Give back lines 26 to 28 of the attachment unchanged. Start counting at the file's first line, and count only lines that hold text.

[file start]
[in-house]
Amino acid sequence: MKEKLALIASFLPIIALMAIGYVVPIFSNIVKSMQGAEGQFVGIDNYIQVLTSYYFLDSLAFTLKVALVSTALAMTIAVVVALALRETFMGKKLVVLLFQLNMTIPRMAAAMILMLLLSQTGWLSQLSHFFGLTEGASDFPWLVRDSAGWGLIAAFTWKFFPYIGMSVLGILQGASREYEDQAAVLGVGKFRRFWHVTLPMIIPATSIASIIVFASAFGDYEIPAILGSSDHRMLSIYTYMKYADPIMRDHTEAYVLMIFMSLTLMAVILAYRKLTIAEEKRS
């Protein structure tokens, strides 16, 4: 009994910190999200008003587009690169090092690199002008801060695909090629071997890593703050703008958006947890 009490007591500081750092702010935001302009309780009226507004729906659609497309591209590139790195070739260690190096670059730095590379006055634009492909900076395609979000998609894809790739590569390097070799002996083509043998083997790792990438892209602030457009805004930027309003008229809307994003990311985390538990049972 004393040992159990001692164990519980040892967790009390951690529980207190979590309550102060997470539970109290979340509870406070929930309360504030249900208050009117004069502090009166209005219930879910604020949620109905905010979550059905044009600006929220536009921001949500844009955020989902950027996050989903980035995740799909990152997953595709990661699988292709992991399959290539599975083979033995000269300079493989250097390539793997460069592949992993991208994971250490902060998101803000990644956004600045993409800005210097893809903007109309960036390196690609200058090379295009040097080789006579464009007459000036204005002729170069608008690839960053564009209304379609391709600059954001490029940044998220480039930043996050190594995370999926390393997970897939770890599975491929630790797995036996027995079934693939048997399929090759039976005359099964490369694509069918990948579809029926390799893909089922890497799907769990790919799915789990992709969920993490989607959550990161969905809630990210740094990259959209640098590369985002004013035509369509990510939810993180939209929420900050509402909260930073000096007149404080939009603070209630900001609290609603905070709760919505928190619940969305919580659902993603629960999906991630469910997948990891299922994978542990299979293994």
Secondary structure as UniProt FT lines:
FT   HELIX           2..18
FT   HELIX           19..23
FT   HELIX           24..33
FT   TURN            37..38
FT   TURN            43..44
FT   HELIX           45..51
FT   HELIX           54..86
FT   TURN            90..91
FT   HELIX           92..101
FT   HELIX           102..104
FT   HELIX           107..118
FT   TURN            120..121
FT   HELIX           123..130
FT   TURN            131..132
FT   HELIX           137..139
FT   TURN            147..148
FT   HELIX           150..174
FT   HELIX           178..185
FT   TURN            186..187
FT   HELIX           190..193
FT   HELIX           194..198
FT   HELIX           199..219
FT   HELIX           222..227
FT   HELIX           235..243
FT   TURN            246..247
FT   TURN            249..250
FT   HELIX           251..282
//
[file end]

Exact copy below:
FT   HELIX           199..219
FT   HELIX           222..227
FT   HELIX           235..243